We're supervised by a management team of five people from different churches across Aberdeen: a missions worker, a lady in her 80s, a retired teacher and a youth worker. We appreciate the diversity of experience represented here. It's important to have that given the type of church we want to see grow. We all meet every few months or so and this team really helps us not to lose sight of why we set up the project in the first place.

The Marlpit

Katie Miller serves as a Reader with St Michael's Church, Hellesdon, near Norwich, and heads up a lay leadership team serving the Marlpit estate. Now hoping to train as a pioneer minister, Katie tells how the team built relationship with the community from a position of powerlessness.

St Michael's had been involved in this estate for 40 years before its Marlpit base, built by donations from local residents, was closed down in 2007. To me it's very interesting that what could have been the end of something instead became the start of something new because it was then that we truly started to build relationship with those around us.

The Marlpit is a council estate, half of which was built in the 1930s and the other half in the 1960s. It is squeezed between a main road and the River Wensum. We are with the parish across the river so there is a very real sense of it being a unique entity.

We found that not having a permanent church home became a blessing and we made friends precisely because we had no building. There is such a sense here that the church is part of the establishment so it was very helpful to be able to say, 'We are church but we have got nowhere to meet'. Relationships grew from that and it was useful to learn that you can very much build from a position of powerlessness.

Marlpit - housesThere are four of us in the core leadership team, including a couple who came to the estate 20 years ago and lived through various curacies. We recognised that it was important to break the cabal of the four of us so we have gradually built up indigenous leadership from within the community. That's why, when the time comes for me to move on, I will be ready to hand over because that joint – or new – leadership is now in place in all of the areas for which I had personal responsibility.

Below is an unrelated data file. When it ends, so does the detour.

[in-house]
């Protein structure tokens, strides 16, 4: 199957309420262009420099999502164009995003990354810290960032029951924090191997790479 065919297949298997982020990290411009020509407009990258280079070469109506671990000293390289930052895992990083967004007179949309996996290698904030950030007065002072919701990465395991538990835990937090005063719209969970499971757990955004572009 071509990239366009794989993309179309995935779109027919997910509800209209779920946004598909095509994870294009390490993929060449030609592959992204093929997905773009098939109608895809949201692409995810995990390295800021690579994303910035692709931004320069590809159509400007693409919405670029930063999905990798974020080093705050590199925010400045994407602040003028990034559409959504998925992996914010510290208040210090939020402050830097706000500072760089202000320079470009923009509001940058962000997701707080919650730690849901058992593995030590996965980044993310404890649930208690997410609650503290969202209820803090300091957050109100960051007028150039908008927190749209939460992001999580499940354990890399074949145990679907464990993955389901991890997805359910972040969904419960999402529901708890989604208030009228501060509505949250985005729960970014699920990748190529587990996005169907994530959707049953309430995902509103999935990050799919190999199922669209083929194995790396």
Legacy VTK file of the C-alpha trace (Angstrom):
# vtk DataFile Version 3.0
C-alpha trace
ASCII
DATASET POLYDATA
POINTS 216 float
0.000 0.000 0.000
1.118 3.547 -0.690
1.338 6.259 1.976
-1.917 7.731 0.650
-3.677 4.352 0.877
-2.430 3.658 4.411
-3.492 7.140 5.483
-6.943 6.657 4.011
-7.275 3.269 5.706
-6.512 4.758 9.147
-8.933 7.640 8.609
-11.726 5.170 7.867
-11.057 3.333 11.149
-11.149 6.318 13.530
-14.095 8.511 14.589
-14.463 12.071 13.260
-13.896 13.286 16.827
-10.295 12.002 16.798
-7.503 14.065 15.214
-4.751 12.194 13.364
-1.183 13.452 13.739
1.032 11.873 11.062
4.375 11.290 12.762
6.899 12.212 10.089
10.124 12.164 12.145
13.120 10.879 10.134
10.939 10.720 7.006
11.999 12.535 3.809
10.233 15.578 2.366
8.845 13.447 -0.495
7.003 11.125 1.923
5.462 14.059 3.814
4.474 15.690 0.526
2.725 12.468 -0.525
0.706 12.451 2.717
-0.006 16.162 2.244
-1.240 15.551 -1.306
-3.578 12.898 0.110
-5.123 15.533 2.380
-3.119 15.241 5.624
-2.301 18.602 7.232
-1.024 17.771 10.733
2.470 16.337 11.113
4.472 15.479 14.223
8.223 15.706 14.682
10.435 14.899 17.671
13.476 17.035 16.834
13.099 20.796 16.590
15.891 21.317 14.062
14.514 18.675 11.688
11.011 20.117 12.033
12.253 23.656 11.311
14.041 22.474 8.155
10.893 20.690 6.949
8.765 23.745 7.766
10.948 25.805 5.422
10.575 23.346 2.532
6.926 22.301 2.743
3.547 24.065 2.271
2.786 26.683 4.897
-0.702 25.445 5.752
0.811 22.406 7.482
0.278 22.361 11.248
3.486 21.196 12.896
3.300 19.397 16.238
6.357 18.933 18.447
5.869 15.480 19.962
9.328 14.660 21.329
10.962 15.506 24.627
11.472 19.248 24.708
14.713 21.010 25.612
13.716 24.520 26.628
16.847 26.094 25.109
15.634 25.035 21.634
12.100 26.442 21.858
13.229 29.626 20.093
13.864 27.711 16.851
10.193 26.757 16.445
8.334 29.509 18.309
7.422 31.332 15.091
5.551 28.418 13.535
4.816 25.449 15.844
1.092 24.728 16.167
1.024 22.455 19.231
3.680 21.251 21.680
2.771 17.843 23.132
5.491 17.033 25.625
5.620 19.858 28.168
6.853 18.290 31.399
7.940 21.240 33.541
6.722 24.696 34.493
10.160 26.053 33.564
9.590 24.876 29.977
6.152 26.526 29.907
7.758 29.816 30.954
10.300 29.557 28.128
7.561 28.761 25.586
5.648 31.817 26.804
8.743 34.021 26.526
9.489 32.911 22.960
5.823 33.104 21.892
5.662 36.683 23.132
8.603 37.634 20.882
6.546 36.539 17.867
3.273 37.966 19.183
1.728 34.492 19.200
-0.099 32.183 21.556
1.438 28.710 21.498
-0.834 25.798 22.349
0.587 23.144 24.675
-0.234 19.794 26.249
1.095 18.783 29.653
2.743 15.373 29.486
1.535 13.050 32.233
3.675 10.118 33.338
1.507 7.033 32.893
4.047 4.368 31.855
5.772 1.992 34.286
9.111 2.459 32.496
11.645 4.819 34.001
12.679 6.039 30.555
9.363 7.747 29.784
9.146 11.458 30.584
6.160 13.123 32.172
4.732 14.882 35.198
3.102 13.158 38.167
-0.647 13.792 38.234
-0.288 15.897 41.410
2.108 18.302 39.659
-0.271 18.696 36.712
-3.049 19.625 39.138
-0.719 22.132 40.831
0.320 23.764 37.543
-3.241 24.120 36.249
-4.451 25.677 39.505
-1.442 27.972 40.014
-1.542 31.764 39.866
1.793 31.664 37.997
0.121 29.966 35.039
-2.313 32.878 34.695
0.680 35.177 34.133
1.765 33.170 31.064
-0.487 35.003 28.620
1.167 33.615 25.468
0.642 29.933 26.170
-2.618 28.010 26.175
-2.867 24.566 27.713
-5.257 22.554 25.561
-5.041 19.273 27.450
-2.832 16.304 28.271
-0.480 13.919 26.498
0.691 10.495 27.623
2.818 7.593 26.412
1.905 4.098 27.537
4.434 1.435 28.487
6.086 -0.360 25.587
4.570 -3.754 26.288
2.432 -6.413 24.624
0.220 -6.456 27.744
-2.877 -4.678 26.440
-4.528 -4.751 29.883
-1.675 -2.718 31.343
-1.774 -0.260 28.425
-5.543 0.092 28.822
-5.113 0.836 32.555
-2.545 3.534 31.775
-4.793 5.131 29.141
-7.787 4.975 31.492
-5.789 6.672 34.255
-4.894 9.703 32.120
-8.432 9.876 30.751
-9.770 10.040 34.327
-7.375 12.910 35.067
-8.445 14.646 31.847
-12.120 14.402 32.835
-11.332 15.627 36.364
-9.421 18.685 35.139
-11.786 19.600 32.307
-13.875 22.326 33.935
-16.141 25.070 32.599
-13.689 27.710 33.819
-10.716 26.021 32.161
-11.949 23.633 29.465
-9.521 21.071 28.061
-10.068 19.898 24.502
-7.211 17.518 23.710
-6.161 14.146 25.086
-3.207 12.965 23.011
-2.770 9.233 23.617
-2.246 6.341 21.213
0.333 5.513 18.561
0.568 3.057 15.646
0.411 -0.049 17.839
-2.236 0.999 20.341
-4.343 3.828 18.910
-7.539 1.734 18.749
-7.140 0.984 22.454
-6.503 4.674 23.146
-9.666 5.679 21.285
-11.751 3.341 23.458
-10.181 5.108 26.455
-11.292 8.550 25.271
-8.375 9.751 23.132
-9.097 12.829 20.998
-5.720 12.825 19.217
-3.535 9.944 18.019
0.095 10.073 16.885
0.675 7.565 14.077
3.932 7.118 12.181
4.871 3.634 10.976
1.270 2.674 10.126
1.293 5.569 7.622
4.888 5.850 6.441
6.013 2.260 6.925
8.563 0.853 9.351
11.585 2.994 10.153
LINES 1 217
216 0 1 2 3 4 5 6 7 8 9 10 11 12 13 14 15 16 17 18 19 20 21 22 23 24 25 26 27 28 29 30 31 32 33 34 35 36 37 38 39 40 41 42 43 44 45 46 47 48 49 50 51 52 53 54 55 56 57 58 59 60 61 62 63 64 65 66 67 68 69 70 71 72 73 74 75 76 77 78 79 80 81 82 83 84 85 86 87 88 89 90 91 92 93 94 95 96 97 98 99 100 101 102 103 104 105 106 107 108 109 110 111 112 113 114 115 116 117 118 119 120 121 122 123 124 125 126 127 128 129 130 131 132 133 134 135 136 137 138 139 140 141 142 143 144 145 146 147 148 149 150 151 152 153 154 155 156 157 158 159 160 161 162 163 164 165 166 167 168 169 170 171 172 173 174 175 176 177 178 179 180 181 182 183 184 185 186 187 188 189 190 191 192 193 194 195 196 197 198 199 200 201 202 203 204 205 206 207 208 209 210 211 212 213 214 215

We have found it important to put two or three possible leaders in place because many people's lives are so chaotic on the Marlpit that it's important to have someone else to stand in the gap if an individual can't make it for whatever reason. In terms of context, this is a place where some people have lived for a very long time with generations of the same family around the corner from each other. There are also people who only stay for a while, people who are 'housed' here rather than live here.

The Marlpit - craft

We are fortunate in that there are public community places on the estate; it has its own primary school, play group, health centre and a couple of shops. It also has two community centres, one of which is set up as an internet café and drop-in sort of place. We have rented rooms in both of those centres and also in the school; we've been everywhere at one stage or another! The toddler group grew to such an extent that it had to move off the estate to a Methodist Church nearby.

We tend to describe ourselves as having six ministries in the Marlpit, one of which happened to be a Sunday morning time of worship. The rest involve all sorts of things, including a mid-day mini service after toddlers' group – something which has all the hallmarks of a church. The mums from that group all care for each other and want others to be part of it.